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Wrapping up the Combine


INDIANAPOLIS, Ind. – The weekend will come and go, and the big names will not throw.

That has been perhaps the biggest news at the NFL Scouting Combine this week, and while it's not unusual that the top quarterbacks in the 2012 NFL Draft chose to spend their weekend in Indianapolis mostly talking, running and being measured, it makes the dynamics of this year's pre-draft process clearer.

The big moments? The high-profile days? Those won't take place for several weeks, when Andrew Luck and Robert Griffin III are scheduled to throw at their respective Pro Days.

"I bounced it off my agent and my father and felt like it was in my best interest to wait until Pro Day so we'll go from there," Luck said during the combine, scheduled to run through Tuesday at Lucas Oil Stadium in downtown Indianapolis.

Luck, who many expect to be taken by the Colts No. 1 overall in the April 26-28 NFL Draft, will get his chance to solidify that status on March 22 when Stanford holds its Pro Day.

Griffin III, the Heisman Trophy winner and a player many expect to be selected at No. 2 by a team trading with St. Louis for that spot, is scheduled to work out at Baylor's Pro Day the same day.

Texas A&M quarterback Ryan Tannehill – projected as a late first-round selection -- won't throw until his until his March 7 Pro Day because of a foot injury, and Arizona State quarterback Brock Osweiler won't throw until the school's March 24 Pro Day.

Rob Rang of said while those four quarterbacks not throwing made for a less high-profile day Sunday, it will make the March Pro Day period even more critical.

"That's certainly an area we'll focus in on," he said.

While Griffin and Luck didn't throw Sunday at the combine workouts, each participated in other drills. Griffin ran the 40-yard dash in 4.41 seconds and Luck ran it in 4.67 seconds.

Griffin's 40 time was the fastest for a quarterback at the combine since Texas A&M quarterback Reggie McNeal ran a 4.36 in 2006. Carolina quarterback Cam Newton, the No. 1 overall selection in the 2011 NFL Draft, ran 4.59 at the combine last year.

A look at other draft-related issues coming out of the combine:

*While the combine continues for scouts and personnel officials through Tuesday, the media portion of the event ended Sunday. Defensive linemen and linebackers are scheduled to work out at Lucas Oil Stadium Monday and defensive backs will work out Tuesday.

*The wide receiver class is considered a deep one – even beyond those projected in the first round such as Justin Blackmon of Oklahoma State, Kendall Wright of Baylor and Michael Floyd of Notre Dame. Mohamad Sanu of Rutgers, Alshon Jeffery of South Carolina, Rueben Randle of Louisiana State and Stephen Hill of Georgia Tech are also projected to be selected by the end of the second round. One concern on the receiver class, though, is that the depth is mostly underclassmen. Sanu, Jeffery, Randle and Hill are juniors, and it's historically difficult for underclassman receivers drafted outside the first round to make huge immediate impact. Rang said that could make it difficult for a team such as the Jaguars, with Blaine Gabbert entering his second season as the starter. "It's one of the strengths of this year's draft, largely based on the underclassmen coming out," Rang said. "At the same time, whenever you have a wide receiver class that is largely based on underclassmen it's unrealistic to expect a lot of these rookies are going to make an immediate impact, especially when you have a young quarterback. This is a very talented group. I don't know that it's going to be that much more productive immediately than past receiver classes have been."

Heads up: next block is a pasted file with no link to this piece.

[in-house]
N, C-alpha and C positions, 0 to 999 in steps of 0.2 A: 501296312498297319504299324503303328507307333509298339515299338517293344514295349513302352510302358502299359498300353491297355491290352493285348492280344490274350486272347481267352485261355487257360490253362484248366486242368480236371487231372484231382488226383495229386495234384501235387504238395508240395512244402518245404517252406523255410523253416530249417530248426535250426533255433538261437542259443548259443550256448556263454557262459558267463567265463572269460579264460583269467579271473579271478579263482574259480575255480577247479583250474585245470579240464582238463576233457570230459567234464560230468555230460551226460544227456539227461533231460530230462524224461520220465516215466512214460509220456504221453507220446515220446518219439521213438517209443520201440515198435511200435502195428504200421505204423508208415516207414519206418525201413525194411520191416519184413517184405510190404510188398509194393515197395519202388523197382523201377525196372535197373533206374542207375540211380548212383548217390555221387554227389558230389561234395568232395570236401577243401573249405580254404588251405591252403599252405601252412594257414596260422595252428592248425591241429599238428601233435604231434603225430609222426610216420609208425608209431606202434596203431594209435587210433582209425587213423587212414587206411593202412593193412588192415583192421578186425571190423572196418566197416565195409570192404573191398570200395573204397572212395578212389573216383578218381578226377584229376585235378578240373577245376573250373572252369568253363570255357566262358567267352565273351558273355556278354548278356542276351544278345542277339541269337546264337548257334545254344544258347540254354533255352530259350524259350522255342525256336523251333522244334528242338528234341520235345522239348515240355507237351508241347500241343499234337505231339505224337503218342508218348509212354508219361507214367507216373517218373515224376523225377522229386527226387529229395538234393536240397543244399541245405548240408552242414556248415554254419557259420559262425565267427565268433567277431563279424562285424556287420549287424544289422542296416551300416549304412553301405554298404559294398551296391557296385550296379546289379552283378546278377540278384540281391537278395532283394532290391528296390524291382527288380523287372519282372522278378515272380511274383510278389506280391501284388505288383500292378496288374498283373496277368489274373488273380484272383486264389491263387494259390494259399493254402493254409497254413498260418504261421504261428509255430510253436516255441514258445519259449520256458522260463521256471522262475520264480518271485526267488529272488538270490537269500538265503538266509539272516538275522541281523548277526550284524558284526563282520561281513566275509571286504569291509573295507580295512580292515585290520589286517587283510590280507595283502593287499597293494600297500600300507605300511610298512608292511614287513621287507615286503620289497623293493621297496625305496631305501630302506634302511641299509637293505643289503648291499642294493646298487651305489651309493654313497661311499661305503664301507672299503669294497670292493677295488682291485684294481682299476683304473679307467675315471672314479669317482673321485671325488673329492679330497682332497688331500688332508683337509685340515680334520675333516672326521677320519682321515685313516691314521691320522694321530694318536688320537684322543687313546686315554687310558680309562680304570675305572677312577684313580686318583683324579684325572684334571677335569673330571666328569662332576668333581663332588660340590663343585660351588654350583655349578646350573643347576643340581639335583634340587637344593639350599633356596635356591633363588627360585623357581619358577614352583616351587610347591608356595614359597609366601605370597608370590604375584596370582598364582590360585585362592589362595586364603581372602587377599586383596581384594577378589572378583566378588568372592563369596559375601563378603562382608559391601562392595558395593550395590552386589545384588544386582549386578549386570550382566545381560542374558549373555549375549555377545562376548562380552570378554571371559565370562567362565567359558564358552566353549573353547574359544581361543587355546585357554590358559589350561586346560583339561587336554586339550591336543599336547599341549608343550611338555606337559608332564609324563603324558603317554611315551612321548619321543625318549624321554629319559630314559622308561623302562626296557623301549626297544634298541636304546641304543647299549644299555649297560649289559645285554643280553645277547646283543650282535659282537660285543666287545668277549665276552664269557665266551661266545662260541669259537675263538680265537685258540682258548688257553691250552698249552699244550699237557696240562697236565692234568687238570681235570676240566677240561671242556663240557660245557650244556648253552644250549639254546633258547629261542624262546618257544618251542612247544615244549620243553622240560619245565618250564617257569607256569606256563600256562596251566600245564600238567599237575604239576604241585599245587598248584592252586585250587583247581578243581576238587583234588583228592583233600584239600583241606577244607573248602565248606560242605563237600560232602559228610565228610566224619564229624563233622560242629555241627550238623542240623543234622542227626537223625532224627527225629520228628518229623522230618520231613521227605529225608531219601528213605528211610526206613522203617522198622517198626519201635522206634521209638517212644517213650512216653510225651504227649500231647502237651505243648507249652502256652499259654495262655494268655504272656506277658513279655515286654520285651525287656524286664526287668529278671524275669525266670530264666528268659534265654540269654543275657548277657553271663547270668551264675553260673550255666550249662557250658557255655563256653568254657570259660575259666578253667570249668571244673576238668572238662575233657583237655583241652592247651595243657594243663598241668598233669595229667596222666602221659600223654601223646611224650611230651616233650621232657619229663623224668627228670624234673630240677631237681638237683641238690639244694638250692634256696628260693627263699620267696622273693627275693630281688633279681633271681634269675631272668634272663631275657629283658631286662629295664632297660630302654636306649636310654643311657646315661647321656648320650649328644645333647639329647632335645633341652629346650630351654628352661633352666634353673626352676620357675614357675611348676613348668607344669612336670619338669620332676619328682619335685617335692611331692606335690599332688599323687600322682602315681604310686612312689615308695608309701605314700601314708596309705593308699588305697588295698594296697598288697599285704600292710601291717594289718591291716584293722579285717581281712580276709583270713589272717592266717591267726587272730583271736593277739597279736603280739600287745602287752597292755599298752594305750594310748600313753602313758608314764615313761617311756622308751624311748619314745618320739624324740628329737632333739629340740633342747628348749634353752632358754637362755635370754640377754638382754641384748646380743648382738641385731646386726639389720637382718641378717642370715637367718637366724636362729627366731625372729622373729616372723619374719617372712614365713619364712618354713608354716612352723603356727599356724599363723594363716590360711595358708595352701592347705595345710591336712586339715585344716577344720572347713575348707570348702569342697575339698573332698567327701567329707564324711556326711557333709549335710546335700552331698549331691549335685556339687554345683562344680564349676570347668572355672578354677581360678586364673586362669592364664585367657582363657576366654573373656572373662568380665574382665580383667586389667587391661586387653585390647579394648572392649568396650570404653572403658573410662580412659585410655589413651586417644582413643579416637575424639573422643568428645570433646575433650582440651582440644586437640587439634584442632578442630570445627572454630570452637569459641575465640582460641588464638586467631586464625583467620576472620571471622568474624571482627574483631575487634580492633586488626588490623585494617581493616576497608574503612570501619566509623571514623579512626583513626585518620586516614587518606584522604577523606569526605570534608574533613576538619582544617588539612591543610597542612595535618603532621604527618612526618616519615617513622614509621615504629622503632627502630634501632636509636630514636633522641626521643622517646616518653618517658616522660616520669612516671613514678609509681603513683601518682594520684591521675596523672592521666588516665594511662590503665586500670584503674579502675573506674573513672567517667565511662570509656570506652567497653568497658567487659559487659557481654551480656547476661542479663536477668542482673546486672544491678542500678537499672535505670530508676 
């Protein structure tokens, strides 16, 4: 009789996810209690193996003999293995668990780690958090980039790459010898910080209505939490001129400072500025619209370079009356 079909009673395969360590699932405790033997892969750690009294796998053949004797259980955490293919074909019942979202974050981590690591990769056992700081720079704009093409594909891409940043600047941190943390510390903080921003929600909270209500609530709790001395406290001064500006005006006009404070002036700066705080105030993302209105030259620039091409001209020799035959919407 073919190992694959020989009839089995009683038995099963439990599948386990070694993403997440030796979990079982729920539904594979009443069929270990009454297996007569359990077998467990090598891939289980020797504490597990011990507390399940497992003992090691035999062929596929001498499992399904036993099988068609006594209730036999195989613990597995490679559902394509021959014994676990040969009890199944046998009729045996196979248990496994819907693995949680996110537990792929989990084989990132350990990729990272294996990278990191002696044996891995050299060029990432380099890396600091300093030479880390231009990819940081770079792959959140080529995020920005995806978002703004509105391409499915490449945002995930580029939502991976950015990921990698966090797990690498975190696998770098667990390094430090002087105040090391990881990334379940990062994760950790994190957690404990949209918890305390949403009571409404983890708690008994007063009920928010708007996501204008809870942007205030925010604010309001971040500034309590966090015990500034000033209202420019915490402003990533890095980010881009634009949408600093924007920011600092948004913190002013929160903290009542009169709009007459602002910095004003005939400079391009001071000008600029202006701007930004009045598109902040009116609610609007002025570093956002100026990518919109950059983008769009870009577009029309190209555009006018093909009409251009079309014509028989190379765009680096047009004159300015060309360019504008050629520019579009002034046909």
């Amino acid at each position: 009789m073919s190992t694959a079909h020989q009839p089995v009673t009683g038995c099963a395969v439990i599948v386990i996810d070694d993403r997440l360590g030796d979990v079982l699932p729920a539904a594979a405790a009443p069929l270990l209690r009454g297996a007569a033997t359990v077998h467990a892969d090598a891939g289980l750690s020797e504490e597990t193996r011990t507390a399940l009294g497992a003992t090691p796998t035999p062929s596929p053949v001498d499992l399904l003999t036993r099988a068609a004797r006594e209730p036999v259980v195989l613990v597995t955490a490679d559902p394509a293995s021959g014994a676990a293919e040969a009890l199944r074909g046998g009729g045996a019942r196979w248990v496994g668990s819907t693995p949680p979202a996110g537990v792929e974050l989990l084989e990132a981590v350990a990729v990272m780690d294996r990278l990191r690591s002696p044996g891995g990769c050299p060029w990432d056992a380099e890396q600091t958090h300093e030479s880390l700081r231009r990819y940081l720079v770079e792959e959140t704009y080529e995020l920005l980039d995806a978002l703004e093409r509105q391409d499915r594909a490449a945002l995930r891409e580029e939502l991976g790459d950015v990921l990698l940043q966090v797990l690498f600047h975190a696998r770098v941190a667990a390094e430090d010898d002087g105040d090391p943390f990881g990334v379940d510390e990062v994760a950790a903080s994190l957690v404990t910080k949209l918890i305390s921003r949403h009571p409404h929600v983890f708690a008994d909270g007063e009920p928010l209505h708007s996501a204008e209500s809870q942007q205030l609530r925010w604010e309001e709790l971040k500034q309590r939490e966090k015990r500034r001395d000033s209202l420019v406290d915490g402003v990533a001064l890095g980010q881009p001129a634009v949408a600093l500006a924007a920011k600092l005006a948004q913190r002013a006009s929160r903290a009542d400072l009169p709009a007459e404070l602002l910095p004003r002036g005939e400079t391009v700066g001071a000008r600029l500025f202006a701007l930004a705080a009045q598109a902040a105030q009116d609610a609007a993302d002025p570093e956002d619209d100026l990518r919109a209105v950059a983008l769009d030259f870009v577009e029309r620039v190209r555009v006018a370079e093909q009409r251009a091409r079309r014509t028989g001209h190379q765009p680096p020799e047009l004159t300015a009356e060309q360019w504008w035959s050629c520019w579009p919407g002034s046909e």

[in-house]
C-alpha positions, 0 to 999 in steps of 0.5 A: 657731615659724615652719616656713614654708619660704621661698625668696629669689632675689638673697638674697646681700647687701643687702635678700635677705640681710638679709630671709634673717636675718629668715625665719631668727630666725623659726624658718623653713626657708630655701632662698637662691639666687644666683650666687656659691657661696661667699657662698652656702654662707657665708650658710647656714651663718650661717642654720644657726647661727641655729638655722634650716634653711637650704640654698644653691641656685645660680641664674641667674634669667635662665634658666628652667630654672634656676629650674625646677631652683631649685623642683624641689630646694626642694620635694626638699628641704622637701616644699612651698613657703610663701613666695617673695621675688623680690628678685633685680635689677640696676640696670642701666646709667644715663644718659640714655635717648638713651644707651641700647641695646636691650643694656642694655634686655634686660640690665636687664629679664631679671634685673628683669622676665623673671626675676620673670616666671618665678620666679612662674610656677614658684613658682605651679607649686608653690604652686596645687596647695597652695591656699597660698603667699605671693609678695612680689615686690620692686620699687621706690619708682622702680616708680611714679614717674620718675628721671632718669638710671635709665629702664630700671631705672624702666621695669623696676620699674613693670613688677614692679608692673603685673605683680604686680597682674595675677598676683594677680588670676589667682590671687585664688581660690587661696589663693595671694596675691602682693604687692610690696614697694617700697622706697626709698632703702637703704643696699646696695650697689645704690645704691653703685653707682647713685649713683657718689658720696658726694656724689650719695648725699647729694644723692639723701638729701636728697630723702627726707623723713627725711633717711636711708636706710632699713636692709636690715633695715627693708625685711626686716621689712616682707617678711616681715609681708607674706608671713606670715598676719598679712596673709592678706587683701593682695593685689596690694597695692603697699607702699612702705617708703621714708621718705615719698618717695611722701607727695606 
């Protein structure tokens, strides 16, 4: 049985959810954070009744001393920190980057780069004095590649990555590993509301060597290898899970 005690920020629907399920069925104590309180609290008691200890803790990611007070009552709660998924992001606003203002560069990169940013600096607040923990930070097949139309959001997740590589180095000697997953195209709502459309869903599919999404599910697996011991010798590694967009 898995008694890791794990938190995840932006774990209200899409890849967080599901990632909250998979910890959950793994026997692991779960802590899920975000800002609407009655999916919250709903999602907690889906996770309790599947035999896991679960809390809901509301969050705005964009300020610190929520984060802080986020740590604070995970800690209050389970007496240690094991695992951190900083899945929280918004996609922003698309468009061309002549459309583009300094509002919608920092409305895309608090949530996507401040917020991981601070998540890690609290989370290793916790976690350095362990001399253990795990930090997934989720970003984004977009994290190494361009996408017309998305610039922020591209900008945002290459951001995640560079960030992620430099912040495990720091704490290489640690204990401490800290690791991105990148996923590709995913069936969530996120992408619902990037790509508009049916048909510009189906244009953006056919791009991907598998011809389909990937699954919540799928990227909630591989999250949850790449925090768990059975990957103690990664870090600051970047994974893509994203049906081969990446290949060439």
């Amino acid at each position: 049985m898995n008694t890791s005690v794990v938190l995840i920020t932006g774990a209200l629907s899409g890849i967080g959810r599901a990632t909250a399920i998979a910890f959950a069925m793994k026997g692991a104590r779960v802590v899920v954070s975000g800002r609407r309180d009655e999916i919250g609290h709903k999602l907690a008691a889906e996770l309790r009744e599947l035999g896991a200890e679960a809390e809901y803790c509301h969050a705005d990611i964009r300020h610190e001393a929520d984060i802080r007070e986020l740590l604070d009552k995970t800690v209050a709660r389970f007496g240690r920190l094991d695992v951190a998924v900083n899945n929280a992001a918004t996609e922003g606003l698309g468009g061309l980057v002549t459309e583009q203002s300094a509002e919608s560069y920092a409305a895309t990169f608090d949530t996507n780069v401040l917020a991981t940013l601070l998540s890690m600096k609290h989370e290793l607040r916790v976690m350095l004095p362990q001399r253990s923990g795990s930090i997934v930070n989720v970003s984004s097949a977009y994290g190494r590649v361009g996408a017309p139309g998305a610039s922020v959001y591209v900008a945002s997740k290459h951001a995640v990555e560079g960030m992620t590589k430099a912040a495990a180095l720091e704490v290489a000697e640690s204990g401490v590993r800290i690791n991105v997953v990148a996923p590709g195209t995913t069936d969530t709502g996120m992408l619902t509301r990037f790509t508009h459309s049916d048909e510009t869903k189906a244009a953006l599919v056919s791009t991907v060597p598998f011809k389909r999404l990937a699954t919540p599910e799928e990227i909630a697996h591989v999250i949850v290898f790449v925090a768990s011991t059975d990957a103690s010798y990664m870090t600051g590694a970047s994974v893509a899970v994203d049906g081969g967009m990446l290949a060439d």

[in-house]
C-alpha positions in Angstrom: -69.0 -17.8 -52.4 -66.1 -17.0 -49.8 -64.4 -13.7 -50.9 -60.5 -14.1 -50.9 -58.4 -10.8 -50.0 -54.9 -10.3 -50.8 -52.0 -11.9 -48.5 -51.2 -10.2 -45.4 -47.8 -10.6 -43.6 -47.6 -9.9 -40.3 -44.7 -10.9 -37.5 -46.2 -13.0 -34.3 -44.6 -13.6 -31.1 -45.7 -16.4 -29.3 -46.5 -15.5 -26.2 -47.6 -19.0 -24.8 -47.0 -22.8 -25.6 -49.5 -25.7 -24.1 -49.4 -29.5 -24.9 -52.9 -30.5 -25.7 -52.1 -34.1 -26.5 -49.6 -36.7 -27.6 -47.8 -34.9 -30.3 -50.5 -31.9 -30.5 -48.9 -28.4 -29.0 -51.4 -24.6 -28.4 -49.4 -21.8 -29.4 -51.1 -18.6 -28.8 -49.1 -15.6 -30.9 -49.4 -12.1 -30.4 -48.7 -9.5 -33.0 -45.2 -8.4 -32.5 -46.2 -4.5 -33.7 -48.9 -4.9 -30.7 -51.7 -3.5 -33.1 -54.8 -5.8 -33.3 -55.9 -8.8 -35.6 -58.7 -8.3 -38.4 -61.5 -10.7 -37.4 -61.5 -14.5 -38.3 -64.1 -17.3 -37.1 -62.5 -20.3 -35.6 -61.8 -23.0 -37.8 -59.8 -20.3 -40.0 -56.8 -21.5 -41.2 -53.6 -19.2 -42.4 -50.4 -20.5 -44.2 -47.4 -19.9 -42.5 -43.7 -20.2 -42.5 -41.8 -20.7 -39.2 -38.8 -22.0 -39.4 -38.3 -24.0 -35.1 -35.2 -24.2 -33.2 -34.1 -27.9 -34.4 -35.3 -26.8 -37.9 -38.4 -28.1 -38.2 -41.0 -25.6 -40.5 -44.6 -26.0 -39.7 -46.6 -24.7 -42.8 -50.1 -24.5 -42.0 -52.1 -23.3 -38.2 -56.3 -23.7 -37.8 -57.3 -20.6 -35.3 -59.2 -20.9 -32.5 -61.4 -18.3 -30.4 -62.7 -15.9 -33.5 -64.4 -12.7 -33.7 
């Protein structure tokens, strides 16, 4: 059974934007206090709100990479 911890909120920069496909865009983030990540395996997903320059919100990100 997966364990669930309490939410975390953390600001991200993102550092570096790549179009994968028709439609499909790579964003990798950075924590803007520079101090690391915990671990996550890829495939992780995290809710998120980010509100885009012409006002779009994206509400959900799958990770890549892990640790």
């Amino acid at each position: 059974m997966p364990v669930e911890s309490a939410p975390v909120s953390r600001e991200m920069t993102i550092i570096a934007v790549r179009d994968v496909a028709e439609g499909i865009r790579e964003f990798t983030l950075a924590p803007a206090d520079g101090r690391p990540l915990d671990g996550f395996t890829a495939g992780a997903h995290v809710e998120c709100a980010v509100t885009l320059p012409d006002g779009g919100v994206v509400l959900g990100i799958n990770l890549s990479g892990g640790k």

*Sunday was an important day for the wide receiver class. While Blackmon and Jeffery chose not to run, Floyd may have solidified his status as a first-round selection with a 4.47-second time in the 40-yard dash, while Sanu ran a 4.67 and Wright ran a 4.61. Randle ran a 4.55 40, while Hill solidified his stock with a 4.36.

*Among the most-discussed topics in Indianapolis this week: the rise of Louisiana State defensive tackle Michael Brockers. A redshirt sophomore, he has risen up mock draft boards in recent weeks and some around the combine believe he'll continue to do so. He measured 6-feet-5, 322 pounds and he – like the rest of the defensive line and linebackers – is scheduled to run Monday. He said he finished the season at 317 pounds and added five pounds without trying to do so. "I didn't really plan on gaining weight," he said. "It's just drinking supplements, lifting weights differently pumped me up. I think I put on more muscle mass than anything else. I feel like at 322, I can move a lot better than some other guys can move. So I feel like that's my biggest strength – how big I am and how quick I am. . . . But I'm just blessed to have this body frame and still be quick with it."

*With two months remaining before the draft, Rang said he sees the Top 3 selections as Luck to Indianapolis with Griffin III going No. 2 to a team trading with St. Louis for the selection.  The Browns have been linked to Griffin often this week. After that, Rang said he sees Southern California offensive tackle Matt Kalil going No. 3 overall to the Minnesota Vikings. "There is a group of seven or eight prospects who are kind of established as the so-called elite," Rang said. "Once you get past those guys, picks eight through 20, it's much more up in the air."

*Top-rated center Peter Konz, a projected later first-round selection did just 18 reps at 225 pounds in the bench press, which Rang said raises concerns over Konz's strength. "For offensive tackles, it's not as much of a concern as it is for an interior lineman," Rang said. "For him only to have 18 reps coming from a strong run-producing offensive line, it's a little bit of a red flag."

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